Pete – let’s be positive and bring back that sense of community! It is possible – the example I was making of the success of Rosebourne was that while pubs are closing daily the likes of Rosebourne have made a pleasant place for people to meet and mingle and shop!! Abbotts Ann too – a lovely community space, run by the community (in fact some of our villagers do shifts there!) Ok a building does not a community make, but a pleasant building goes a long way to encouraging that community!

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  6. Nicola Dunning says:

    I am excited about the renovation, or even better, the rebuilding of our village hall. I think the rebuild plans look great and will give us a multifunctional space that will be enjoyable for us all to spend time in. At the moment, with the Black Swan closed and our village hall feeling so dilapidated, our village is lacking a heart.

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  7. Vincent Douglas says:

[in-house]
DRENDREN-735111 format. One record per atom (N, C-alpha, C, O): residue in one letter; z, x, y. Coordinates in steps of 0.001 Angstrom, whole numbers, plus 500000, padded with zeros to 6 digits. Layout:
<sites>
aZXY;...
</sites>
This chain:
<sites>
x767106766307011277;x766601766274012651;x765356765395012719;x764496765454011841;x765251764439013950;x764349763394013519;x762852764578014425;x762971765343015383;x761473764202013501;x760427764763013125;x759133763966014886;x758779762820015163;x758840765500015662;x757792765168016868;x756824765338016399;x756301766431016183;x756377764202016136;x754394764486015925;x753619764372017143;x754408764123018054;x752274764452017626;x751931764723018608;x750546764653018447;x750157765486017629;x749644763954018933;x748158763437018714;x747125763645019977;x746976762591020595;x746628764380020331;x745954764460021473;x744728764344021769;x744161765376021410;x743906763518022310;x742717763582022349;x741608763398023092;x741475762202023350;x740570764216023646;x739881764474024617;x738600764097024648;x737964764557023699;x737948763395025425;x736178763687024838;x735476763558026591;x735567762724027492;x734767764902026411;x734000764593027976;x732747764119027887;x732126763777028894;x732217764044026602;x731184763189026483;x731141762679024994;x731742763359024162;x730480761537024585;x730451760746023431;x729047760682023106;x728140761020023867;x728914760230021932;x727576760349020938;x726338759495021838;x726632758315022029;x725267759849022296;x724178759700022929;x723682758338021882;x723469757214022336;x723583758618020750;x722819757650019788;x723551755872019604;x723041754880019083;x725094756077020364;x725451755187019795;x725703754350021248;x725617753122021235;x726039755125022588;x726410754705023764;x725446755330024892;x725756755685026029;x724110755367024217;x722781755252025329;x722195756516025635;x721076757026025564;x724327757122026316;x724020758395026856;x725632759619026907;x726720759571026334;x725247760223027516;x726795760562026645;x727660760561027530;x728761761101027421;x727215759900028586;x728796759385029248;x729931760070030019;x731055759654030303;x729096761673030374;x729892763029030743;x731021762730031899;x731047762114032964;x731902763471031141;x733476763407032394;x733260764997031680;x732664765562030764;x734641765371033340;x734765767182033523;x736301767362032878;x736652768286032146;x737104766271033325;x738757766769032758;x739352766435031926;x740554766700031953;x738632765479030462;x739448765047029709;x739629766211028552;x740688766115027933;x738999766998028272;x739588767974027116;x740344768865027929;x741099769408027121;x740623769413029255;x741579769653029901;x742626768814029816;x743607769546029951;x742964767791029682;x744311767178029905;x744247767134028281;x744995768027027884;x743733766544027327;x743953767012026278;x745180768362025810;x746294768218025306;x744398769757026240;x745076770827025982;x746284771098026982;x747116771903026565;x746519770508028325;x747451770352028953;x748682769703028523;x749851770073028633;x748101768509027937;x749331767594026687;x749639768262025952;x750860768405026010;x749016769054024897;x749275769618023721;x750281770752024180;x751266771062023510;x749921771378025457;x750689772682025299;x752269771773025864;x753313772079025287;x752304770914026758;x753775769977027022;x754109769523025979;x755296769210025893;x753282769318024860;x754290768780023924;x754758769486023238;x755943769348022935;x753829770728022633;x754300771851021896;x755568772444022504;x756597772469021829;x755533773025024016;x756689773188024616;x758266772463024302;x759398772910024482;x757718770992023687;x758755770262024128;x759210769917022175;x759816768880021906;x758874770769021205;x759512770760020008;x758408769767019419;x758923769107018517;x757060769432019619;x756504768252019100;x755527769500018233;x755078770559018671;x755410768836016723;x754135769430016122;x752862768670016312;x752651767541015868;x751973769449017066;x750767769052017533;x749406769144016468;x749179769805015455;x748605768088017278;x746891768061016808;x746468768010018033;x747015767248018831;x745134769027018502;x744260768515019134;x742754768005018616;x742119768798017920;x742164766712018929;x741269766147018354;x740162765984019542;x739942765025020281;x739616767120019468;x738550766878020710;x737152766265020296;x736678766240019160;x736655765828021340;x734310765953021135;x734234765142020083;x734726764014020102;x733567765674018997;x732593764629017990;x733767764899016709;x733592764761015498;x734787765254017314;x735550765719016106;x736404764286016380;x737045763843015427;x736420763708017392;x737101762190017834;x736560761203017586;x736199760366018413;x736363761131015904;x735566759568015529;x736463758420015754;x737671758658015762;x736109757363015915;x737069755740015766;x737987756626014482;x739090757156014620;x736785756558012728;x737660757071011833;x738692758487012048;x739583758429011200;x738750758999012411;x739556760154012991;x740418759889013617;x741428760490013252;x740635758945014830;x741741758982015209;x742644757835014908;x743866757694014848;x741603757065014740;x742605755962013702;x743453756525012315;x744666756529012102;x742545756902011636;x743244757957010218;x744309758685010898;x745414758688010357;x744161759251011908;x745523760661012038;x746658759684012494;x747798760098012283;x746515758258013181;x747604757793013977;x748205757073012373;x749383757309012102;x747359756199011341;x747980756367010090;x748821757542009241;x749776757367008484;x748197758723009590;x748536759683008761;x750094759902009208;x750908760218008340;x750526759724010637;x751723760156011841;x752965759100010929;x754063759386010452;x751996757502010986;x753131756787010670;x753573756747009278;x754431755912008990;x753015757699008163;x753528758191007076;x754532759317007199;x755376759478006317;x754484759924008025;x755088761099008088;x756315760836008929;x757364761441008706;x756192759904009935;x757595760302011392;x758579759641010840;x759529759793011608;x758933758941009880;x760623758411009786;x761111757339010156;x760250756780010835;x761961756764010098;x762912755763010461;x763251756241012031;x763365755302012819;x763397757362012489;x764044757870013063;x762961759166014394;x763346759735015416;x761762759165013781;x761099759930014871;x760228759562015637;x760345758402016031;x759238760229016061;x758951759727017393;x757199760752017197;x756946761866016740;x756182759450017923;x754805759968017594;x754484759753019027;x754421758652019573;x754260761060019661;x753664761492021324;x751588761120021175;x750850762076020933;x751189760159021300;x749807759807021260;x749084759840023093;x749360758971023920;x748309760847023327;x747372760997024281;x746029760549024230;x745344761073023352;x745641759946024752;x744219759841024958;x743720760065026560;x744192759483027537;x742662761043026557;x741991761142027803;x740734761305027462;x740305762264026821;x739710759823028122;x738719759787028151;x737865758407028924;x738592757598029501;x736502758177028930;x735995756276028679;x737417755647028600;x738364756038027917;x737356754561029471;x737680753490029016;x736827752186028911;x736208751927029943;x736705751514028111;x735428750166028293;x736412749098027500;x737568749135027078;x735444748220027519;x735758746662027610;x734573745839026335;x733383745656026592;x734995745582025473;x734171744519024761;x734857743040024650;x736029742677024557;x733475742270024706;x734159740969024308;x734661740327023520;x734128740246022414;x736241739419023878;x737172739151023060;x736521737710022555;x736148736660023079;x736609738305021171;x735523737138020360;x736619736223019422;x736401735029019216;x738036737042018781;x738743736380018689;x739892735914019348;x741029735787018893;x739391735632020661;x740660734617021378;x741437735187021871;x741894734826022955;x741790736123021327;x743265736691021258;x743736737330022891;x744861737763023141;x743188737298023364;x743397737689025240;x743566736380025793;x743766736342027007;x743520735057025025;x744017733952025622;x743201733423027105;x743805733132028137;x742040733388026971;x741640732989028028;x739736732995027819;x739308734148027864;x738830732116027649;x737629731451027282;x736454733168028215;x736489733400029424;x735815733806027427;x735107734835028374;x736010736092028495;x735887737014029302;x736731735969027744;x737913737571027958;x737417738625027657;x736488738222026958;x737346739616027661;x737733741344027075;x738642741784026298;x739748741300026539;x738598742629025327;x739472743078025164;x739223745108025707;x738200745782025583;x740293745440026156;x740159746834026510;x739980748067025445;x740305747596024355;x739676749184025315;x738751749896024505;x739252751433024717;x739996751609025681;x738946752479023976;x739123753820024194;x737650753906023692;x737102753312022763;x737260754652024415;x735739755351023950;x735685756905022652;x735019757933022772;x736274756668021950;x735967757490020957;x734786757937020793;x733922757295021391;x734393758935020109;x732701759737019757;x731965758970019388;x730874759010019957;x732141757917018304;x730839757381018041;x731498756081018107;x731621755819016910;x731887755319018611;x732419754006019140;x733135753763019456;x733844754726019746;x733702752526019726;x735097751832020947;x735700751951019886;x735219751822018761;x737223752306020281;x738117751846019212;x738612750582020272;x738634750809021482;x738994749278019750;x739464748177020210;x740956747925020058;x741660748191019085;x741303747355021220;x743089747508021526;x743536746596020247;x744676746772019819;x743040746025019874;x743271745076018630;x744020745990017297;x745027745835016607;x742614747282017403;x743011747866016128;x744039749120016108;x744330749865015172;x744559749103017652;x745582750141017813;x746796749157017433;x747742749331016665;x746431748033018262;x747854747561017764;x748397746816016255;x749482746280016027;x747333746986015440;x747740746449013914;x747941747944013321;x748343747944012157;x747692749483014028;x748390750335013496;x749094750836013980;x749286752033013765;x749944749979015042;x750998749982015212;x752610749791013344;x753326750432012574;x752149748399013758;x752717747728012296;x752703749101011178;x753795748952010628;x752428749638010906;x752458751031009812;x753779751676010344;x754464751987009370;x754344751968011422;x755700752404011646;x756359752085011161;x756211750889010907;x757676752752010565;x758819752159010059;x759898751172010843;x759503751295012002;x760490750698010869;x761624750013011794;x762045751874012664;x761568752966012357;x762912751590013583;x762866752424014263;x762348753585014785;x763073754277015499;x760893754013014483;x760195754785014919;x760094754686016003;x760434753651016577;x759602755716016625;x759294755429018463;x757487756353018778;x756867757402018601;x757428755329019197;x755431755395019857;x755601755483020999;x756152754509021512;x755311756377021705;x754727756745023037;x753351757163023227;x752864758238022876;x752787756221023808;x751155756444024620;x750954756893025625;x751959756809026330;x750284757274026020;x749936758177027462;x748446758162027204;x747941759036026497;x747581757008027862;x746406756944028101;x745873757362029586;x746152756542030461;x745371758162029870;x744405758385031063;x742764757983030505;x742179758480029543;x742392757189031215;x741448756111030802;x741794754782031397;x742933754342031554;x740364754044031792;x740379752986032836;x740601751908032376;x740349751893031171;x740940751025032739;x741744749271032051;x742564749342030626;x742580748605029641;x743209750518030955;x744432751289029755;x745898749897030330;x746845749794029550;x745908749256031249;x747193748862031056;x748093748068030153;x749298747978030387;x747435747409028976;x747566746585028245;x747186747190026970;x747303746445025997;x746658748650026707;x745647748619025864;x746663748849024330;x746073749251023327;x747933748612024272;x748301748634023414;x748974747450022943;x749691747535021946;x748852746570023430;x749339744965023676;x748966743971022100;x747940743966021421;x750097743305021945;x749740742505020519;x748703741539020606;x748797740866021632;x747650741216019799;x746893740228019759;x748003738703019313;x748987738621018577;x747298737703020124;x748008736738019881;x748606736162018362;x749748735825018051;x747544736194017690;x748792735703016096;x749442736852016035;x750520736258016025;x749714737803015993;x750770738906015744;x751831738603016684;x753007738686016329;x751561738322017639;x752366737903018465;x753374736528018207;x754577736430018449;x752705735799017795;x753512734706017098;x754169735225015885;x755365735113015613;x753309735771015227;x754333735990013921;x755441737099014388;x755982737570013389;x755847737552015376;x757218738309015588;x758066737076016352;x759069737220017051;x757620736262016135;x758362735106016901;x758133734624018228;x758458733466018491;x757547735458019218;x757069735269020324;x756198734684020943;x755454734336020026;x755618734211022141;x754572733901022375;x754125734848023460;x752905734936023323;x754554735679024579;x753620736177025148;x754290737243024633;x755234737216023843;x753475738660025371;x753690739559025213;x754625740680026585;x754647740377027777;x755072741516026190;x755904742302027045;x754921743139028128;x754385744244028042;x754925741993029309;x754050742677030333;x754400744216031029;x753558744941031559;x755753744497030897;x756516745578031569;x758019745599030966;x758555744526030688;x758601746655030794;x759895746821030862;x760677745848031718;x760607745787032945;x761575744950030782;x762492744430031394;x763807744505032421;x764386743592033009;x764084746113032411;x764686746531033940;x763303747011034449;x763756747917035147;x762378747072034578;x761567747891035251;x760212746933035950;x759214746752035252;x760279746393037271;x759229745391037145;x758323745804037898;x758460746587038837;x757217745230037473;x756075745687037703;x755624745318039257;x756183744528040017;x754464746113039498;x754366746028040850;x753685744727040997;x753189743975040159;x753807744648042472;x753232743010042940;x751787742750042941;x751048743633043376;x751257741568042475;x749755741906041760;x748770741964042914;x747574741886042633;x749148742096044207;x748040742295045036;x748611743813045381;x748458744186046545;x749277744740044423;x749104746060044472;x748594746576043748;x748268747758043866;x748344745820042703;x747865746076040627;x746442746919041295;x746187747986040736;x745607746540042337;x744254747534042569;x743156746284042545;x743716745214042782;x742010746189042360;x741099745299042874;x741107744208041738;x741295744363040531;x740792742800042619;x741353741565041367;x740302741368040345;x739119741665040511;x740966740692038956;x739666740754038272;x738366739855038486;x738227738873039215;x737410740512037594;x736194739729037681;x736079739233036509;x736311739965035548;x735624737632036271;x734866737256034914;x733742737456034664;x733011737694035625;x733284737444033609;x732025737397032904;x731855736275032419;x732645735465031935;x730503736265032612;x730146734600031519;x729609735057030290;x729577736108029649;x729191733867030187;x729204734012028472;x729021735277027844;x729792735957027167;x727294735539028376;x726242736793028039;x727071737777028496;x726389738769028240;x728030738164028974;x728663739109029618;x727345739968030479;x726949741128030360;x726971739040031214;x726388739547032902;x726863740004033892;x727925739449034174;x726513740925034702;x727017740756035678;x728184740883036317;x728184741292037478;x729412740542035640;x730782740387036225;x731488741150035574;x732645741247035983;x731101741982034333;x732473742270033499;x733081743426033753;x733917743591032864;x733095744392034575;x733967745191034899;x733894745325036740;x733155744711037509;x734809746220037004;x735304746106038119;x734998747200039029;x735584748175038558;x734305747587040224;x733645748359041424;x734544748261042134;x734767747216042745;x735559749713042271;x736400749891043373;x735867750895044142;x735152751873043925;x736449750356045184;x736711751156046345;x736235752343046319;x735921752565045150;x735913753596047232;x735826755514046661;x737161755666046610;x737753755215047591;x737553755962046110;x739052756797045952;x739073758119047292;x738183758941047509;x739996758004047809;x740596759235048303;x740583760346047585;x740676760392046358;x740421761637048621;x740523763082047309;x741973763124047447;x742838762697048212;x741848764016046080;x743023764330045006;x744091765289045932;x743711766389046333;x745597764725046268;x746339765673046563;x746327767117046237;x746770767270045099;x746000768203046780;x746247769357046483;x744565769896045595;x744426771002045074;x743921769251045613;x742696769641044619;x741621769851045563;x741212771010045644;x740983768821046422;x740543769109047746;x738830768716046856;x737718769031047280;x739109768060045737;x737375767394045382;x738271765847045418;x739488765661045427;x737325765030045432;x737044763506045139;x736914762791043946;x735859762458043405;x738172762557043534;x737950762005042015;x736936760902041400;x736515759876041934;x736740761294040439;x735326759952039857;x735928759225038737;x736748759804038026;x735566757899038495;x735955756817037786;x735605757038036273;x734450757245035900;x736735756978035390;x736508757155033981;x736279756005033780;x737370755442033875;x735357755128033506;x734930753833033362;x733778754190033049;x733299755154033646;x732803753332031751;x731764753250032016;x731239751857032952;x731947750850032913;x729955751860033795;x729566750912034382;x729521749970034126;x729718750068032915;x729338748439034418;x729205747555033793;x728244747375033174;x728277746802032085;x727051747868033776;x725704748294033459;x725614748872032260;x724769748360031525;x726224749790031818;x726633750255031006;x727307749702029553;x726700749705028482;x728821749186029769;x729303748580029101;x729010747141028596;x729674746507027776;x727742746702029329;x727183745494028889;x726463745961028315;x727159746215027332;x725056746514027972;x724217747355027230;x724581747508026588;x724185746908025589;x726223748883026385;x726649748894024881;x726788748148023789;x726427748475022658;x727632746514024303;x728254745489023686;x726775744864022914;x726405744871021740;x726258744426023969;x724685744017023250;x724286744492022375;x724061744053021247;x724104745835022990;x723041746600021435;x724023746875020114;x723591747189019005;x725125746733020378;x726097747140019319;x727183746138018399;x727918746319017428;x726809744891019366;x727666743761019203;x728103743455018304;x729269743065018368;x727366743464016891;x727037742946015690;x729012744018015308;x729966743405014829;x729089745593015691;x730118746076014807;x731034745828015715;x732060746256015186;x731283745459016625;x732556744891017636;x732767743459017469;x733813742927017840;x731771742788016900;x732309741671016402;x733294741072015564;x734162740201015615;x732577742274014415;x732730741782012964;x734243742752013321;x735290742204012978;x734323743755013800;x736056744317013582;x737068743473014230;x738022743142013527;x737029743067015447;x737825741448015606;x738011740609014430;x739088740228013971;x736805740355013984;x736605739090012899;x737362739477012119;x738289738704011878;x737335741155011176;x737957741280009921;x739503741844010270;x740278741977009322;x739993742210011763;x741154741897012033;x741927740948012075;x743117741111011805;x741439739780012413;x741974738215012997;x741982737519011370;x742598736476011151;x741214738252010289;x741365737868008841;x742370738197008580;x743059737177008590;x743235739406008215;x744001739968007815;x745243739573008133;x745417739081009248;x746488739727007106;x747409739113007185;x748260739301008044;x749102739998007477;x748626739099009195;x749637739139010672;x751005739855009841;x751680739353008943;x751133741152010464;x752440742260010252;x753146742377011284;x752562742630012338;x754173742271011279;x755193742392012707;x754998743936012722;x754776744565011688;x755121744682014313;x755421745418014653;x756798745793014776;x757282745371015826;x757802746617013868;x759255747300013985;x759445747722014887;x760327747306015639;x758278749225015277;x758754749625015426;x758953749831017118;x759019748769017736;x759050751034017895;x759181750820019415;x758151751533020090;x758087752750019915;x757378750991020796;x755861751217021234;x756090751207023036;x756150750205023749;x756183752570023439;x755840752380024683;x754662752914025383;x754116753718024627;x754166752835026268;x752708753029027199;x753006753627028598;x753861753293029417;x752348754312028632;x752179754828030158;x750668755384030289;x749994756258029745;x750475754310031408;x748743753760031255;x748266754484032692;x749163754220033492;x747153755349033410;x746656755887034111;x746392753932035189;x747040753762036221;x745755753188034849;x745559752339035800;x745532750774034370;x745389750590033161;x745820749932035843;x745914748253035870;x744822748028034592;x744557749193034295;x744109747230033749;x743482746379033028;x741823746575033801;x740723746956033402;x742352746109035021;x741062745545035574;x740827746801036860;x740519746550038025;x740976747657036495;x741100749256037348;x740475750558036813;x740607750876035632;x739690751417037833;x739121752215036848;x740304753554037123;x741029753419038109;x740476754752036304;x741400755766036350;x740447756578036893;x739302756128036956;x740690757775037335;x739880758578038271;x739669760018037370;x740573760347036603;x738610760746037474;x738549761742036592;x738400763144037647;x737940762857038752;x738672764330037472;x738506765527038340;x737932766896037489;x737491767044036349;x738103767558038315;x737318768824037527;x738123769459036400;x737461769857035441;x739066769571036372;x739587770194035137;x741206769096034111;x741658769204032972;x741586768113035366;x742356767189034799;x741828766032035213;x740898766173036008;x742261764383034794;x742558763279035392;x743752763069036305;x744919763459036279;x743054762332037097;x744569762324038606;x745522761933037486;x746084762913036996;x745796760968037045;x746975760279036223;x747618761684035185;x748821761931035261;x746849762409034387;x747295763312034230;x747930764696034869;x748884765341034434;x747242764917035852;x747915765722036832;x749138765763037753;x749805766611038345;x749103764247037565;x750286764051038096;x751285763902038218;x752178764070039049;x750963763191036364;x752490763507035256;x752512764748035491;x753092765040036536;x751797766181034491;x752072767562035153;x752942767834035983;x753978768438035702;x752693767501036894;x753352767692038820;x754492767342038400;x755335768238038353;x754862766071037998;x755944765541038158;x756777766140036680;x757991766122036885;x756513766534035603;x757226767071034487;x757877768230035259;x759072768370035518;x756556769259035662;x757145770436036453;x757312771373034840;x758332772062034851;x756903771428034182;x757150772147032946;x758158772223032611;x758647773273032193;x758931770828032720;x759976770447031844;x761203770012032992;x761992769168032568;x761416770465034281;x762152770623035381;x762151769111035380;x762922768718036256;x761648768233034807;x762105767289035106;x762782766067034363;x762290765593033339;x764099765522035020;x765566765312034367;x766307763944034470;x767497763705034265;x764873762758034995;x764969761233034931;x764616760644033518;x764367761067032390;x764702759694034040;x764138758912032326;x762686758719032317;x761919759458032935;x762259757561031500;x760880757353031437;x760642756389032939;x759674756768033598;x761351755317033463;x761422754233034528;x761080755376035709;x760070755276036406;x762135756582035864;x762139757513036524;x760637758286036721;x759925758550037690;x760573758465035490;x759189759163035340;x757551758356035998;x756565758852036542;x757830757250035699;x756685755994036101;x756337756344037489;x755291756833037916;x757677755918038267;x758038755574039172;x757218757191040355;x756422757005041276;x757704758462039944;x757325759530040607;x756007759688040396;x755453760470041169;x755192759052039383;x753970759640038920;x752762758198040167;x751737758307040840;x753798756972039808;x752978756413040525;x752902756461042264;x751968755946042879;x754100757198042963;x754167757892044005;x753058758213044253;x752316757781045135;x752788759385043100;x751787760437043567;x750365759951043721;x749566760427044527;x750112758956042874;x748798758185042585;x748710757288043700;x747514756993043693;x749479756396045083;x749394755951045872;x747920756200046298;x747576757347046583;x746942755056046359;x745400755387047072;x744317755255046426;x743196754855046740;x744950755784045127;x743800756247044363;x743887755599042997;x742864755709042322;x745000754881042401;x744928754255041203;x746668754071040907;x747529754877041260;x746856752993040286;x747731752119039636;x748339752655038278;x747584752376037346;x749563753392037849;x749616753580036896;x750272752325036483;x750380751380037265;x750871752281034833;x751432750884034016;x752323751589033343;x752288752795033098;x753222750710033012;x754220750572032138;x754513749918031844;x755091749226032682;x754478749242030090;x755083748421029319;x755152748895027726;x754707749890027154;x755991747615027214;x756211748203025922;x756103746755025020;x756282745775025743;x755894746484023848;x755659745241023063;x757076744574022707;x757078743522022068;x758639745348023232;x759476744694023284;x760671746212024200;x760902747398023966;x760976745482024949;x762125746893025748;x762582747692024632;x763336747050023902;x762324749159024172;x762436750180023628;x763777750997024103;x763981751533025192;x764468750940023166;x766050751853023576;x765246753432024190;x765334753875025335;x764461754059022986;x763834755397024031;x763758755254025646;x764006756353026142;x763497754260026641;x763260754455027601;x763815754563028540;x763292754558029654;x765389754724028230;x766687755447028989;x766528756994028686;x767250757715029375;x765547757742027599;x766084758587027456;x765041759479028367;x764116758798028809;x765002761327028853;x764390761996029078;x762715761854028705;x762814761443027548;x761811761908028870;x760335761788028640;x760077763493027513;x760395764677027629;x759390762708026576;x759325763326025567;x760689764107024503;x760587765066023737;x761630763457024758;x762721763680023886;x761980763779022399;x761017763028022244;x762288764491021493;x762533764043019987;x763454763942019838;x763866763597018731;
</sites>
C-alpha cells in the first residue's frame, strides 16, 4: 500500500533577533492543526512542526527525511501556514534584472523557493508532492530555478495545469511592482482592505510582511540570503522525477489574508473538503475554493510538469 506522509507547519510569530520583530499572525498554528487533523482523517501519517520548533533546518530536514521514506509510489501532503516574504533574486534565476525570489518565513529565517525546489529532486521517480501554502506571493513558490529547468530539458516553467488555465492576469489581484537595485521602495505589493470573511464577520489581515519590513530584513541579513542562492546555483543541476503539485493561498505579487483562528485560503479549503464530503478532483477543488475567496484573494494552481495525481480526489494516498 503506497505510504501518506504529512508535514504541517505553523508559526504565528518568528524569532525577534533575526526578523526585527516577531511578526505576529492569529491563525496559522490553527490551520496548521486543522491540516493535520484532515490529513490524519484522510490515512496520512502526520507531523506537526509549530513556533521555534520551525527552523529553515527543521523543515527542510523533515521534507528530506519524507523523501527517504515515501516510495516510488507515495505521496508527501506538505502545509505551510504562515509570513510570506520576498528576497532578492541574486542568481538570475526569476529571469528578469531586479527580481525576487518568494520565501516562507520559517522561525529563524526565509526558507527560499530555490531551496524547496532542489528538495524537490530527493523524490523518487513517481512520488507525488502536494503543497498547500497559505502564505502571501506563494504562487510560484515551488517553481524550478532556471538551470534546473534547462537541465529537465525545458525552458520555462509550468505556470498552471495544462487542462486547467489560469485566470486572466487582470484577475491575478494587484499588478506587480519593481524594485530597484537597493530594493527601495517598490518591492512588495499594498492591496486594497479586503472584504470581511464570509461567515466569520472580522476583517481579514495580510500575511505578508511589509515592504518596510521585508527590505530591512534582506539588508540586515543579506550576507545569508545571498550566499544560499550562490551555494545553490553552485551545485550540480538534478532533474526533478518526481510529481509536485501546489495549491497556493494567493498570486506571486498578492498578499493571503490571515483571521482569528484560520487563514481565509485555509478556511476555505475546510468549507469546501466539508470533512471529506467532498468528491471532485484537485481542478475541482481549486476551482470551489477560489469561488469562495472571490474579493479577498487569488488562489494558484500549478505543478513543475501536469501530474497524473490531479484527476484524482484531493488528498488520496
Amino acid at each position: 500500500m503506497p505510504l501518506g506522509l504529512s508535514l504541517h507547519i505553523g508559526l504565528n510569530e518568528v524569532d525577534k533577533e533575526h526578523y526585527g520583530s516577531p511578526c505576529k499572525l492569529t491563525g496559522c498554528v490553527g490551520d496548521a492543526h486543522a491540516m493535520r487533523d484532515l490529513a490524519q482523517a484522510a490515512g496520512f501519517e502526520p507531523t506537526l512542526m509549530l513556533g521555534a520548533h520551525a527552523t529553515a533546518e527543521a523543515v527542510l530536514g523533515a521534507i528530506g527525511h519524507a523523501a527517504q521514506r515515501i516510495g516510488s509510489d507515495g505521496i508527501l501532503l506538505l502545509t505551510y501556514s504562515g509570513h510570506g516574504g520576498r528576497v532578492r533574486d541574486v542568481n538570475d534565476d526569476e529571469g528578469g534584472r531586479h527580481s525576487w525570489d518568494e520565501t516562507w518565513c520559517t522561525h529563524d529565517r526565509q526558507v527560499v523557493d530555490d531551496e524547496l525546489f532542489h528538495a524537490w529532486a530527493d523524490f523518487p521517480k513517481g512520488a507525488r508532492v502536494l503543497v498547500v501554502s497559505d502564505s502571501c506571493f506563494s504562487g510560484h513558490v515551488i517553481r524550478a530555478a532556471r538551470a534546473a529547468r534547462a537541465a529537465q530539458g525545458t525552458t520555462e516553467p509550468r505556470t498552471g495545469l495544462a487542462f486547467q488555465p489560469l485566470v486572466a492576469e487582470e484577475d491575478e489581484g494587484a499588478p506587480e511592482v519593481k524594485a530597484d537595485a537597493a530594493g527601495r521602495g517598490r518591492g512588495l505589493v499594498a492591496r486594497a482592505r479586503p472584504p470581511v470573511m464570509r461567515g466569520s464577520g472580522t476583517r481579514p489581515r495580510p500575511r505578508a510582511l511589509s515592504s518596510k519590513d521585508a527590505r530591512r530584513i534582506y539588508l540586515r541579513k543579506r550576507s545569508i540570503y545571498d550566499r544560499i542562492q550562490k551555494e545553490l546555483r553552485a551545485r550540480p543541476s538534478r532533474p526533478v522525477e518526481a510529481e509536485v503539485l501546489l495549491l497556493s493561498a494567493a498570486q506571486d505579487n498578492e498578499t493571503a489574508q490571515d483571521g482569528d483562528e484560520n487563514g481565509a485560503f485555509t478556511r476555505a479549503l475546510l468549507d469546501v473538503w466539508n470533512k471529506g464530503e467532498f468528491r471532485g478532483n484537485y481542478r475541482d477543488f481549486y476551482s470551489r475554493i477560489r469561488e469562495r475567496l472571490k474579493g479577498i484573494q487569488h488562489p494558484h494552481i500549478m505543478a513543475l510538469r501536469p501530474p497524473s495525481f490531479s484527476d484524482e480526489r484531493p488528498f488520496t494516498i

Hi…..having digested the new design we believe this will be a vast improvement to the eye to the current building which is dreadfully outdated and somewhat depressing. It will enhance the village as a whole and hopefully encourage local residents from both Monxton and Amport and further afield to re-engage in social activities. We held a private event there in January for over 100 young adults with no complaints of noise from any one in the village. It gets our vote 100%.
    Good luck to the Parish council in getting the appropriate funding and well done to all the councillors who consistently try to improve the village and its community. A thankless task as we all know.
    Vince and Jules

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  8. Rob Jones says: